Theme Song: Horror vet Christopher Young (Hellraiser, Hider in the House) does an orchestral score. Nothing spectacular, but creates a nice atmosphere for the movie that I did not bother to record. The soundtrack was released in 1984 on Cerberus Records.
Interesting Dated References: Talking to your parents from your room via wall intercom
Best Line: None
Social Context: I’m assuming the writer/director team of Stephen Carpenter and Jeffrey Obrow were inspired by The Brady Bunch’s possessed-tiki “Hawaii Bound” trilogy and wanted to expand on the idea.
Summary: So there’s this ancient, super-rare, Aztec idol statue, which hosts the spirit of Destacatyl. The idol possesses whomever has it, and can make shit blow around in a room. But apparently it’s not that rare, as we see no less than three of them within the span of the movie, all in possession of people who happen to reside in the same town.
After a history teacher is overcome by The Power™ of his statue and becomes impaled, his old traveling companion, Francis, heads to South America and immediately finds another statue, which he kills for and is then badly deformed by. At least I assume that’s what is happening. This Betamax is so dark most of this is implied.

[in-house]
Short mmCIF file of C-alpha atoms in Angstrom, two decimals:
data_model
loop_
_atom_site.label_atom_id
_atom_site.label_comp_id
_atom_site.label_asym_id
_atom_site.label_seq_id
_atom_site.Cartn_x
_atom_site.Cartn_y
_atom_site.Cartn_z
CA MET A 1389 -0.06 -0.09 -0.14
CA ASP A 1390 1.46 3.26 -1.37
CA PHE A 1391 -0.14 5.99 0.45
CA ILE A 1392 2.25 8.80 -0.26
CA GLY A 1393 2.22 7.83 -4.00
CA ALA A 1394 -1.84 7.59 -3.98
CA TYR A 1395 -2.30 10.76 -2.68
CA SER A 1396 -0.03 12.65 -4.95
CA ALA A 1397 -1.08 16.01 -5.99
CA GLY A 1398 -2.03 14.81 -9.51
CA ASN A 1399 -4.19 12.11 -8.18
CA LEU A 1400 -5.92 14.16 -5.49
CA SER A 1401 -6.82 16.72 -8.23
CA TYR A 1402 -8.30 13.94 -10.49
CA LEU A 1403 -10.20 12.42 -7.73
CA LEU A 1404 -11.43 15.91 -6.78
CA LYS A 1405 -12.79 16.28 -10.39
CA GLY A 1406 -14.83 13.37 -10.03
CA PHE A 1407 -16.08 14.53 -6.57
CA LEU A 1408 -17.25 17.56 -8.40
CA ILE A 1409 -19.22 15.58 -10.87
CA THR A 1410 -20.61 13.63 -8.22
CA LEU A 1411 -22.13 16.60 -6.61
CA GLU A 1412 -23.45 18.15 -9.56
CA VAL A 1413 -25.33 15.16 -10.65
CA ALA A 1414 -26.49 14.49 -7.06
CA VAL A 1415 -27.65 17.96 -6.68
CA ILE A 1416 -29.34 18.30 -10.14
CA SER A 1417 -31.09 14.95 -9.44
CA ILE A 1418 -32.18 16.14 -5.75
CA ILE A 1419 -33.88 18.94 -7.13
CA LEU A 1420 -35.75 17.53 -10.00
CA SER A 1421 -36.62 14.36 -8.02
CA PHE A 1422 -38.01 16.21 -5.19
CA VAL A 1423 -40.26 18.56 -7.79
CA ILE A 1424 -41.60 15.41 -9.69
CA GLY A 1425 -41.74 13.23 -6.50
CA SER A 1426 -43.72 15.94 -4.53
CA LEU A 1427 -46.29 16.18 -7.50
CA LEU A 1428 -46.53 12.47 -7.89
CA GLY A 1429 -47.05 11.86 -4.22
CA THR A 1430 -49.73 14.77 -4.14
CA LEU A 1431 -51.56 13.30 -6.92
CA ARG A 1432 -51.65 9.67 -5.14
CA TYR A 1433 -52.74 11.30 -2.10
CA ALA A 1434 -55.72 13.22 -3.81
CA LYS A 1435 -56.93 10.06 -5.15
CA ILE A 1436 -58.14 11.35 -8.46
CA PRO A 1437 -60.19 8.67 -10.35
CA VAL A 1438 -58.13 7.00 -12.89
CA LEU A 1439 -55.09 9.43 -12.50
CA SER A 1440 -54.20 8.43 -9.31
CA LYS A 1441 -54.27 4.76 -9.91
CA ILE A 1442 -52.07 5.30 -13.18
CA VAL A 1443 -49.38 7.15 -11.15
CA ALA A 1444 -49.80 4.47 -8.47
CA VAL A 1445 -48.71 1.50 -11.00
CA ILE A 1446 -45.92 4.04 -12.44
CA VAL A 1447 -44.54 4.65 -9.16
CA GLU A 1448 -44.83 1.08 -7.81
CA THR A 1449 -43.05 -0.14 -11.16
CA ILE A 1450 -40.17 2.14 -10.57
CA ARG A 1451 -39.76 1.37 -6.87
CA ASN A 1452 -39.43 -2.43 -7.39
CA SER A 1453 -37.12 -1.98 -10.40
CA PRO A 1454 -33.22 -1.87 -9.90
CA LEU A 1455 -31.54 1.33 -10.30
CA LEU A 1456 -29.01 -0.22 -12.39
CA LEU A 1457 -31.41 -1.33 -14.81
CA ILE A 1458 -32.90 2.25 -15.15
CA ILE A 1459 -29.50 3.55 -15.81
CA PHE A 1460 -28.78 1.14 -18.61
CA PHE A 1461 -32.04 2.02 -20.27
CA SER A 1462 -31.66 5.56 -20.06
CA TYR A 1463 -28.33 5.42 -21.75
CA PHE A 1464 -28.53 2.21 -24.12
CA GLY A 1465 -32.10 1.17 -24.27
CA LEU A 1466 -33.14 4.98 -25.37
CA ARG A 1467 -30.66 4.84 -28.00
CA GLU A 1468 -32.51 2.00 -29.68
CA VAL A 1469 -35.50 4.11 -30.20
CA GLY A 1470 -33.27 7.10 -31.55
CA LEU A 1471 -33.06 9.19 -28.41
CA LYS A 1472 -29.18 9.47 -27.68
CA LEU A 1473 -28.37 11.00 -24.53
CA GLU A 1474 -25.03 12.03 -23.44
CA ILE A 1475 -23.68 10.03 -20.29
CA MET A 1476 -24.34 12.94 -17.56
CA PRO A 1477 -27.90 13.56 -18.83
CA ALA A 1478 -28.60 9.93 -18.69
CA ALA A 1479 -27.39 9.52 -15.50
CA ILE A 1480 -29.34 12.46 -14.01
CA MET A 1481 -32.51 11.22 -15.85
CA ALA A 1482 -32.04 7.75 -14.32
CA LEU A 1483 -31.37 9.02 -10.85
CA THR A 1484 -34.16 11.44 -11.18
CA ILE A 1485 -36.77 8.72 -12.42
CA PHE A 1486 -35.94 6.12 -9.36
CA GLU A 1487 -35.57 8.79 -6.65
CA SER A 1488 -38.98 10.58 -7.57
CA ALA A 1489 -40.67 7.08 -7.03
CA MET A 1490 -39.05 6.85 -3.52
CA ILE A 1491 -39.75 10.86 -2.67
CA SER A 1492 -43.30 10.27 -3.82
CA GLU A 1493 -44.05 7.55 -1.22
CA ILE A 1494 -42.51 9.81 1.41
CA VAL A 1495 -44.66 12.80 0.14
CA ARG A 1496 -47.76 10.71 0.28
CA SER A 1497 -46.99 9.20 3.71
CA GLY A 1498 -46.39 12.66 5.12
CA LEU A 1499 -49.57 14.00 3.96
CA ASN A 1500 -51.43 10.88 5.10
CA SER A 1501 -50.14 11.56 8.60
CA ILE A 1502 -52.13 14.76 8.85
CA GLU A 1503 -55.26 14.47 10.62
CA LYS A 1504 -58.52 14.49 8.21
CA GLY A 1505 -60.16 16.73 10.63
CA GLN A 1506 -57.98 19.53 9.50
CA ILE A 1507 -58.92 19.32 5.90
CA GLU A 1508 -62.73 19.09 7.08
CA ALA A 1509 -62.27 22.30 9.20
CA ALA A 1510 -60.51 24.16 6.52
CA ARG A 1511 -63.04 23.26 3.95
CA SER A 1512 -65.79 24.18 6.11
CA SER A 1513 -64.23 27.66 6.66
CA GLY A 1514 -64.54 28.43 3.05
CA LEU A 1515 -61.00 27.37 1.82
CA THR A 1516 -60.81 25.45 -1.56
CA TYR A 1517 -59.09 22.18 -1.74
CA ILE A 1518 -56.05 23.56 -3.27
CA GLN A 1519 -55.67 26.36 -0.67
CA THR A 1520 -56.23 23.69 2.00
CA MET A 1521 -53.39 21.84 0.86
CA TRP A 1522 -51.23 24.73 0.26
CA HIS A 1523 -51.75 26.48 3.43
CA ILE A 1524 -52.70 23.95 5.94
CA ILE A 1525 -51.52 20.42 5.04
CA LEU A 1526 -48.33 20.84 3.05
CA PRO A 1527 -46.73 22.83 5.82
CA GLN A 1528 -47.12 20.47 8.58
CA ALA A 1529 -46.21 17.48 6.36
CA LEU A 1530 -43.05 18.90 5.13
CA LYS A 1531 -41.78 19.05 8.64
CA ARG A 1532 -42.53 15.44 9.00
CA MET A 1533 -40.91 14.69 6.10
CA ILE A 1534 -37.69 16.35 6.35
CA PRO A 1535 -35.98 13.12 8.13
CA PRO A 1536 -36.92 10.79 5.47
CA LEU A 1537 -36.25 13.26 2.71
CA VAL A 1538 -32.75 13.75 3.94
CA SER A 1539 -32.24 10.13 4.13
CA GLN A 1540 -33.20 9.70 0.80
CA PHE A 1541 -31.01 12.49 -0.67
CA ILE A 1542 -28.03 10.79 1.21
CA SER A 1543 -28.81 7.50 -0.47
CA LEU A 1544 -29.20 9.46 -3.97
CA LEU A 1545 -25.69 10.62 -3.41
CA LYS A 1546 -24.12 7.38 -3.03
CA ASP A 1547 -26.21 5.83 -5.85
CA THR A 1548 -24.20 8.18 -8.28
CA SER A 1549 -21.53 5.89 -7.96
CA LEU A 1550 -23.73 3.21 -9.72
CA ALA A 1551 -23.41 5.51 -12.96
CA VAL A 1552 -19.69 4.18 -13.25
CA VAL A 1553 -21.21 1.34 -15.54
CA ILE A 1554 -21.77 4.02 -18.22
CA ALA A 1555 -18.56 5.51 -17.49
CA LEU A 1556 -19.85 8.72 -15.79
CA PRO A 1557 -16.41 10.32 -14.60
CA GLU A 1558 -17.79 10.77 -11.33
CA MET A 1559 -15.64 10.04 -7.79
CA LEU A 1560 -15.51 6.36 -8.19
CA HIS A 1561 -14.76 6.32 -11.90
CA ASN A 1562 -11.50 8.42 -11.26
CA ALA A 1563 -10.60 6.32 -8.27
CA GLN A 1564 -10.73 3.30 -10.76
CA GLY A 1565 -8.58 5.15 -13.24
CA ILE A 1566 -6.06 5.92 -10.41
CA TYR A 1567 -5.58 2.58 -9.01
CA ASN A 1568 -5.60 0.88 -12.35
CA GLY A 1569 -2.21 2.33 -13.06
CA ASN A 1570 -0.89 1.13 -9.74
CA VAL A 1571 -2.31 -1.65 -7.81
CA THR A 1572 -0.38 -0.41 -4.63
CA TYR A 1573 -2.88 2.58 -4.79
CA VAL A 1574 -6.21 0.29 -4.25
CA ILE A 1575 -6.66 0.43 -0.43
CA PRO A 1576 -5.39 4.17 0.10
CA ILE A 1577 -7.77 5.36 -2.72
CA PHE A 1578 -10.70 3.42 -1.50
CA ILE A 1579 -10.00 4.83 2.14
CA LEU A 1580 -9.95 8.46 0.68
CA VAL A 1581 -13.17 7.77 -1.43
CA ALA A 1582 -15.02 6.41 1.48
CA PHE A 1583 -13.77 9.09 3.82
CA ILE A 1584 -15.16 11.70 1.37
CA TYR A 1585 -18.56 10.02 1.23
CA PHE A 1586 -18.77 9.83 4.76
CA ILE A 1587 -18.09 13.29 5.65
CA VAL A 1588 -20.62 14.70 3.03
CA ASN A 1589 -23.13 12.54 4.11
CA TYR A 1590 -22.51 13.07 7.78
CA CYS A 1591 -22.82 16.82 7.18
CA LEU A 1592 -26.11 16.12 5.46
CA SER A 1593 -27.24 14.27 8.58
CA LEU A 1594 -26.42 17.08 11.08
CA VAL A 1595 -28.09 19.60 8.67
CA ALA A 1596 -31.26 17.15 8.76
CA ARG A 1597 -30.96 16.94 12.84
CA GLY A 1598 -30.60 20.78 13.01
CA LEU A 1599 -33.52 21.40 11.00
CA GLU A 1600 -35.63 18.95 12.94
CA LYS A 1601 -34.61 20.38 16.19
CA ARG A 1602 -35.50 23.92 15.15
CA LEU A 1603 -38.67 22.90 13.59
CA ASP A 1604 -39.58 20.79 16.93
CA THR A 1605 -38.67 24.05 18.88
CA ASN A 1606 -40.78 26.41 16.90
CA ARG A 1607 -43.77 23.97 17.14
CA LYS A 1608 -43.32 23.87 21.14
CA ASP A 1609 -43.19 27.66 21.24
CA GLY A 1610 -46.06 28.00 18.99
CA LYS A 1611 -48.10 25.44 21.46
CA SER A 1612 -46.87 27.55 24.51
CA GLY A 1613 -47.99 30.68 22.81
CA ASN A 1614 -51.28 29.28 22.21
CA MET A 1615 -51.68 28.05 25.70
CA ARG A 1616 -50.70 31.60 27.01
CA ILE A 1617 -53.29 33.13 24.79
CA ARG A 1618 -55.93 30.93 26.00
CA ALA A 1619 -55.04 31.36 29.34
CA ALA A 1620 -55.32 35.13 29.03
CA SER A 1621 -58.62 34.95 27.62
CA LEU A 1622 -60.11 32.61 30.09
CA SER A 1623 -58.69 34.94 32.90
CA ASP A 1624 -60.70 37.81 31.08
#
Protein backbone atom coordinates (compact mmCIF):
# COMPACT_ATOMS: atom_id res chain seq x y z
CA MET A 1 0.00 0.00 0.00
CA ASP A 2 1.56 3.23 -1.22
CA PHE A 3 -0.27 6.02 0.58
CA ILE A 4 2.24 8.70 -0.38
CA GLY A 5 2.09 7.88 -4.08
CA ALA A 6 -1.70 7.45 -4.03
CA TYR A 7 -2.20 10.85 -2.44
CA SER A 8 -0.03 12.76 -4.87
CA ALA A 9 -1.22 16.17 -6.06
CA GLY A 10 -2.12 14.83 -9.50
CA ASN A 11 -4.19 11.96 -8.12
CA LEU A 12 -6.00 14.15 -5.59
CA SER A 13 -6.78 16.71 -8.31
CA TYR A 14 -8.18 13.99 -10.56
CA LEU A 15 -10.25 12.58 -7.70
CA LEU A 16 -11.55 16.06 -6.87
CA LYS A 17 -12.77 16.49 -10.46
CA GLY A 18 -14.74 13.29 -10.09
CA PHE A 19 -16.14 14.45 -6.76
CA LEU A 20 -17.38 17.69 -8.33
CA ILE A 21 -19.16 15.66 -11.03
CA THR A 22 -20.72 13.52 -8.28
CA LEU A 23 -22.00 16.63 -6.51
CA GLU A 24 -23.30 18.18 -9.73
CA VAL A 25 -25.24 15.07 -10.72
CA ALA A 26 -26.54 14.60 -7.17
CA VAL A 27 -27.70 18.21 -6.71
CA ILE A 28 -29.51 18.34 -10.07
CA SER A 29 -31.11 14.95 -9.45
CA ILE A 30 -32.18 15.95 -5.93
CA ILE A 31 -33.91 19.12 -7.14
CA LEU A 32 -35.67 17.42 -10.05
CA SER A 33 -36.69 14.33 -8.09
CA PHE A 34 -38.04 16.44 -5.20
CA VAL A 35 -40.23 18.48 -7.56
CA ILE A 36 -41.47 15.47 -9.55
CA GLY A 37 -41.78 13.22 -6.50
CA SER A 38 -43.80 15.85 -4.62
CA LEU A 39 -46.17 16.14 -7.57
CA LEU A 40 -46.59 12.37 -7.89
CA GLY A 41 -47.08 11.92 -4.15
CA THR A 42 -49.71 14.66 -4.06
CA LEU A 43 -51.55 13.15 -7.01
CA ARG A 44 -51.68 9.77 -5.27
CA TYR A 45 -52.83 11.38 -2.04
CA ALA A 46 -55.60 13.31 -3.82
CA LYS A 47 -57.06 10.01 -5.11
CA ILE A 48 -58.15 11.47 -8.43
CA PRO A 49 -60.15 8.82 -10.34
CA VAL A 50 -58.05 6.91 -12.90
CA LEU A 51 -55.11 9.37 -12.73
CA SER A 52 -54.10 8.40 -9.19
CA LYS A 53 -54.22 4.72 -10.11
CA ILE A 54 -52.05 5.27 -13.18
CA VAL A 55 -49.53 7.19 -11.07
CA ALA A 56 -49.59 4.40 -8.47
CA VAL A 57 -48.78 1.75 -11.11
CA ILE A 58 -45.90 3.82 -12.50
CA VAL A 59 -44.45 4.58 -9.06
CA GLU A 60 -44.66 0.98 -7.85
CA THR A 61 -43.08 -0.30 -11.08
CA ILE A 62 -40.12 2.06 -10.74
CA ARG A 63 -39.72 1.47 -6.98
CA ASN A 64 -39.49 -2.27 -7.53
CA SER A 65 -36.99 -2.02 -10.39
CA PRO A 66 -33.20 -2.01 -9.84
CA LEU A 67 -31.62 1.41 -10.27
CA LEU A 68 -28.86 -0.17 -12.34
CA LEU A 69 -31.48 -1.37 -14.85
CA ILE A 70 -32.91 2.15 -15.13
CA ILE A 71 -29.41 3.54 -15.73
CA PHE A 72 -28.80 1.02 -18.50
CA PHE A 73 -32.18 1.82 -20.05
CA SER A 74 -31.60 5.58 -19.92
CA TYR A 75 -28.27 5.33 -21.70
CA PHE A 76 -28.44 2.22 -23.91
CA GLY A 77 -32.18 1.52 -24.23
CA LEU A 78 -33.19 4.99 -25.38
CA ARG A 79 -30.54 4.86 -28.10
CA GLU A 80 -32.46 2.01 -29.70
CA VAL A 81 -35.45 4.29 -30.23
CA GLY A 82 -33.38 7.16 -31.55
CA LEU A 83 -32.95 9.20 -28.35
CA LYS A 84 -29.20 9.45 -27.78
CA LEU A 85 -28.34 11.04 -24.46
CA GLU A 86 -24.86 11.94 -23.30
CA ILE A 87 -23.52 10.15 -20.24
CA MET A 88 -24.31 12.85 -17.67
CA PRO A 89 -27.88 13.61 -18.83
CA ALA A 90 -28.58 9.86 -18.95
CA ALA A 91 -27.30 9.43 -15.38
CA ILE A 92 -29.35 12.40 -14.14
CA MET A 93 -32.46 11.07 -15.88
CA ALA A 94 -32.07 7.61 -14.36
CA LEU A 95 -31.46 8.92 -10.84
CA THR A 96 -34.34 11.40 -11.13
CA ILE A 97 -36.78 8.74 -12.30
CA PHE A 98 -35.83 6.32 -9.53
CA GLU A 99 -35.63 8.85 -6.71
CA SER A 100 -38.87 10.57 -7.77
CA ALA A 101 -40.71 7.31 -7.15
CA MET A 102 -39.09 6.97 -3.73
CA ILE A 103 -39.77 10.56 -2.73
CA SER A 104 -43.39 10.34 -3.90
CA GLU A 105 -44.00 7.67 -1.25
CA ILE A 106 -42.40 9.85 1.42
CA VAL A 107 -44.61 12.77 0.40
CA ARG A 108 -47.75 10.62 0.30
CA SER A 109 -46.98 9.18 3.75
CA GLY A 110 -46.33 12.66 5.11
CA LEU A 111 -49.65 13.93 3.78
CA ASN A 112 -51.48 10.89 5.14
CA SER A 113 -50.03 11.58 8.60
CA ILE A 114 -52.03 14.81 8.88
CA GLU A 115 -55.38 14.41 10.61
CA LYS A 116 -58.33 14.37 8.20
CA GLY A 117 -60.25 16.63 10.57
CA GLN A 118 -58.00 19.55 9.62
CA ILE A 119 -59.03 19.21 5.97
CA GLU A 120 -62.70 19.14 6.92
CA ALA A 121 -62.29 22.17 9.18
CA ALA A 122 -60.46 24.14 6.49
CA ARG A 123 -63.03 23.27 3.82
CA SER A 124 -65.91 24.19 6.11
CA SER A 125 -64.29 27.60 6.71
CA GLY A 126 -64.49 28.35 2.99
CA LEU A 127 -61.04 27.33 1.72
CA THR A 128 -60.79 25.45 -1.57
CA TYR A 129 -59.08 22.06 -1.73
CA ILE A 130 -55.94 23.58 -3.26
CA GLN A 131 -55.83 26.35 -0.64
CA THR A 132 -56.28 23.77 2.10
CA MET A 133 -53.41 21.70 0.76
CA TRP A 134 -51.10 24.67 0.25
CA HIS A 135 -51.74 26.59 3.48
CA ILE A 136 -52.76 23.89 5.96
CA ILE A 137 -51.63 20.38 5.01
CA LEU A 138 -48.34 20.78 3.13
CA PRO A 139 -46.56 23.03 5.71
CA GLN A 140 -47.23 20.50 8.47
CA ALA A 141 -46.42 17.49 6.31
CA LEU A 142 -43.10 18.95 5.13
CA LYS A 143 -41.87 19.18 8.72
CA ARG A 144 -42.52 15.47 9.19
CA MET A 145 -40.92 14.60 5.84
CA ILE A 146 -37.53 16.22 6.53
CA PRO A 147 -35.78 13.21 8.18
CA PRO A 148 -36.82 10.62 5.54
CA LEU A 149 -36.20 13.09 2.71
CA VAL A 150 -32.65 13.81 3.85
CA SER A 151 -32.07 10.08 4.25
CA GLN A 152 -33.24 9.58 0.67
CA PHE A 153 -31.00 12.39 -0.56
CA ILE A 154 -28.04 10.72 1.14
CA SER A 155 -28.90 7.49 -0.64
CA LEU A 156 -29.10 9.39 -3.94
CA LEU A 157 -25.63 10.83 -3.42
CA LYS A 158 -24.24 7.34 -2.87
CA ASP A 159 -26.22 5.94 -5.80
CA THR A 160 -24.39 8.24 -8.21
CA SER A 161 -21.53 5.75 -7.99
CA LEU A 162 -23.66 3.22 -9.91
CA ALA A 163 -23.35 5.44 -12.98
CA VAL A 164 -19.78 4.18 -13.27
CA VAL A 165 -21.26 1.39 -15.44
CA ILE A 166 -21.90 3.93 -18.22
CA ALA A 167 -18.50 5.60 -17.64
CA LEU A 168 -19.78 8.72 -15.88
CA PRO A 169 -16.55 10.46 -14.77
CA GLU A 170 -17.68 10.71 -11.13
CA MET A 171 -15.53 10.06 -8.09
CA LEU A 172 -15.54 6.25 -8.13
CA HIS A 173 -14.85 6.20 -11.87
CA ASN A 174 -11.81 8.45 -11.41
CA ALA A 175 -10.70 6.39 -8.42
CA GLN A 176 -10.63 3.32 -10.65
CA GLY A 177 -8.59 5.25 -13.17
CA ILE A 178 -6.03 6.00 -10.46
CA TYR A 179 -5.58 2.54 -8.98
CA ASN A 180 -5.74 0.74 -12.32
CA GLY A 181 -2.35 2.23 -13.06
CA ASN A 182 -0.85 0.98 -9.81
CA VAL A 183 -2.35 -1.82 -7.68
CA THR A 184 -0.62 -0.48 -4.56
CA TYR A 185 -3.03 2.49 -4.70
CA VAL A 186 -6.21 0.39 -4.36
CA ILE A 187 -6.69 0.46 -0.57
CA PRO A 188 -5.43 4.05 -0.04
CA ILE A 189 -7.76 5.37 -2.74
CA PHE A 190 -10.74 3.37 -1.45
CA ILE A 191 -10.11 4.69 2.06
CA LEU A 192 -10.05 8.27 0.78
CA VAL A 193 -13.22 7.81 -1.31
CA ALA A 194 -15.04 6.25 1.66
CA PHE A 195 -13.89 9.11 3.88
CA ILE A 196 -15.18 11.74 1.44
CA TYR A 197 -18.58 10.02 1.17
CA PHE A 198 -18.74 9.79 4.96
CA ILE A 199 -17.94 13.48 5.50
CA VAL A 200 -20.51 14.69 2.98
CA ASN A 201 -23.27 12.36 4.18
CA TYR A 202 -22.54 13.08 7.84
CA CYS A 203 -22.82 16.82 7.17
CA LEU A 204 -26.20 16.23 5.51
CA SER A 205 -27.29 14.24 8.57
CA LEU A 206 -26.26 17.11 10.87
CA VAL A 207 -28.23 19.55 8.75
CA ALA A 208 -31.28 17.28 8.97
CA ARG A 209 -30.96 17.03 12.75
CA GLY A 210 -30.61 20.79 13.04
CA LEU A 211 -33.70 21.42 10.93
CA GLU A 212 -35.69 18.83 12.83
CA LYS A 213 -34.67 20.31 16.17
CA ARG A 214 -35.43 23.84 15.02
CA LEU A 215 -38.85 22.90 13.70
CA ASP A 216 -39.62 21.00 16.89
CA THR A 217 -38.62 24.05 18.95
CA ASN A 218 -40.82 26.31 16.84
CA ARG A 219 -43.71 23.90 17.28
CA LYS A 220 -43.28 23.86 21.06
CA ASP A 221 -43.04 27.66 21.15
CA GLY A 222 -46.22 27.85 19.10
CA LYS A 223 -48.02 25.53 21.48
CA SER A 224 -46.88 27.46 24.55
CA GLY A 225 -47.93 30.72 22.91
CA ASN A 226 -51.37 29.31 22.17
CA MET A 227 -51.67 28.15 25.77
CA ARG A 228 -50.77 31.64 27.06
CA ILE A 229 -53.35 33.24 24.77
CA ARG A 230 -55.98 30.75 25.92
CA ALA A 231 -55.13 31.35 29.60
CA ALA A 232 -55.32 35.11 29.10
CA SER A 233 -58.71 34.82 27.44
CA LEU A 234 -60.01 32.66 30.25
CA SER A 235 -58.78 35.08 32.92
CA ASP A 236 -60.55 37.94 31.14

Back in the States, Tommy realizes the souvenir his parents brought back from their trip is also a super-rare idol, possessing mystical powers. He and classmates Julie and Matt proceed to try some Ouija shit, which gets a janitor killed.
That storyline eventually merges with skeptical news reporter Sandy and her man-friend Jerry, who are obsessed with finding out more about the idol. Eventually Jerry gets the idol and is immediately possessed by The Power™, which leads to a climactic showdown.
Or at least it’s sort of climactic, as it’s not very thrilling to watch a 160-pound man with facial prosthetics spend 25 minutes chasing after two women in a dimly-lit house before he explodes and oozes goo.
– Special effects by industry veteran Matthew Mungle who does a good job with the burn/deformed effects.
– There’s a postscript segment in which Francis finds Julie three years later and when he tries to ask her about what happened that night, she turns into a demon that bites off his already-deformed face.
– Stephen Carpenter and Jeffrey Obrow previously teamed-up on The Dorm That Dripped Blood.
– Produced by Dick Clark.
Poster and Box Art: The poster for The Power is effective, although I’m not sure why. At the time (early 80s), it had a unique look (colorful, nobody holding a knife), which must have stood out on video store shelves. Released by Vestron in the US.
Availability: A super-terrible print is available on Amazon Prime, but it is jumpy as shit and appears to be mastered from a VHS tape. There’s also a DVD put out by Scorpion Releasing that is remastered, apparently.